President-elect Trump has asked his new team to look for up to 10% budget cuts for federal agencies and a 20% slash of federal workers.
Trump plans to hit the ground running to make good on his promise to shrink government. According to Paul Bedard of the Washington Examiner, the president-elect has two “landing teams” assigned to federal agencies who are already looking for ways to cut the fat in government.
The cuts would target discretionary spending, not mandated programs such as Medicare or Social Security, the sources said.
The spending reductions are expected to be used to help pay for Trump’s plan to boost the Pentagon’s budget, tax cuts and some pet projects, potentially including the anti-immigration wall on the nation’s southern border.
The teams also are looking at staffing cuts over four years through attrition, a hiring freeze and reorganization.
The plan is winning cheers in conservative, anti-tax and anti-spending corners in Washington that have long sought massive cuts in the bureaucracy.
Presidents rarely cut spending, choosing freezes instead. In the meantime, federal spending has reached historic levels. Trump has picked a budget hawk, Rep. Mick Mulvaney, to head the Office of Management and Budget, a clear sign that spending cuts are a top priority.
Still, Trump is likely to face a wall of opposition from Democrats and federal unions who consider much of the federal workforce on their side.
Nothing ever comes easy in Washington and Trump’s plan will be no different. Every federal program has its champions in Congress and special interest groups to defend it. Every member of Congress have their own ideas on what programs should be cut and which should be saved.
Even conservative Republicans have their pet programs. Getting to 218 in the House and 51 in the Senate on such an ambitious plan will be an incredible accomplishment if it can be done.
The key is that Trump will ignore the mandatory spending on entitlements, which make up about 60% of the budget, and concentrate on discretionary spending, which includes spending by the Pentagon. Since Trump has promised to increase military spending, there are no cuts to be made there. That leaves a paltry 16% of the budget dedicated to discretionary spending out of which Trump will try to wring a 10% cut in the overall $4 trillion budget.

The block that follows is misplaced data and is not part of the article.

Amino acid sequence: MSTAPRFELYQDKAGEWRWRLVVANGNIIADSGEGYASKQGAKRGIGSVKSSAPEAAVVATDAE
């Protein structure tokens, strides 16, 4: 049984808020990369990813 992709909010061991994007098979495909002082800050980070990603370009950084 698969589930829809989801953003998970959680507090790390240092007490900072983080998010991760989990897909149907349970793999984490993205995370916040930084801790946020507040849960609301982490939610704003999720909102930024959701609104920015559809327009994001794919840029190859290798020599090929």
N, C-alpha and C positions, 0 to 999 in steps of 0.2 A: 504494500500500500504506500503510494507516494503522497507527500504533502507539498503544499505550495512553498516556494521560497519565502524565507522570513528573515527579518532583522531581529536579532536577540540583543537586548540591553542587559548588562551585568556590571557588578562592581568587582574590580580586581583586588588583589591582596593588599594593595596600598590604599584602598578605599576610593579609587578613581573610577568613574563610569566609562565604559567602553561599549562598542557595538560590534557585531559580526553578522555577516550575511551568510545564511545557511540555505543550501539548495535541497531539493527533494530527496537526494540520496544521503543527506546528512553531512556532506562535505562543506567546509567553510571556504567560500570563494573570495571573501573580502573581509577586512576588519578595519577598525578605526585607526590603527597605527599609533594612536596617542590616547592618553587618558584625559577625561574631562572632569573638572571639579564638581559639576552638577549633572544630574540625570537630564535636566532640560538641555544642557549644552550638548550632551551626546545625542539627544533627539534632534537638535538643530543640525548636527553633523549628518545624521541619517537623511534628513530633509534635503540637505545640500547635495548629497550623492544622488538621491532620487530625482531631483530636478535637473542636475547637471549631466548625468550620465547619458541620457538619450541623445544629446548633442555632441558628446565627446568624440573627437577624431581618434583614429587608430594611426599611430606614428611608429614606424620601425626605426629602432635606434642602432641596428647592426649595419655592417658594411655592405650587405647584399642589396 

Examples of other well-known programs paid for by discretionary spending include the early childhood education program Head Start (included in Housing & Community), Title I grants to disadvantaged schools and Pell grants for low-income college students (Education), food assistance for Women, Infants and Children (WIC), training and placement for unemployed people provided by Workforce Investment Boards (in Social Security, Unemployment and Labor), and scientific research through the National Institutes of Health (NIH) and National Science Foundation (NSF), among many others.
You might add spending on the NTSB, air traffic control, federal safety boards and agencies (OSHA, MSHA, FDA, FCC, consumer safety) and all the other agencies A-Z that are part of our out of control federal government.
Will Trump take a meat ax or a scalpel to the budget? It could probably use the meat ax but that wouldn’t fly in Congress. In fact, a likely outcome is that Congress nibbles around the edges of most agencies, cutting or reducing some programs and in the end, falling far short of the 10% the president-elect wants. It is here where Trump’s effectiveness as a communicator will be sorely tested as he tries to move a Republican Congress to do what they have been promising two generations of conservatives they would do; reduce the size and scope of government.
Congress will probably get closer to cutting the 20% of the federal workforce. Closing a few regional offices for some agencies, while eliminating some categories of workers while placing a freeze on future hires is possible and might significantly reduce the government workforce.
Previous presidents sought to cut the rate of growth in the budget. They measured success by how small an increase there was in the budget year to year. This is like congratulating a morbidly obese person for “only” gaining 10 pounds last month.
What’s needed, is a government diet where outlays are actually reduced year to year. A 10% reduction doesn’t have to happen all at once. It took us 60 years get get to where we are today with a bloated and out of control government so it’s unreasonable to expect drastic cuts over one year. But putting the budget on a glide path to sanity would be an accomplishment unrivaled by any of Trump’s predecessors who sought to tame the budget beast and force it back into its cage.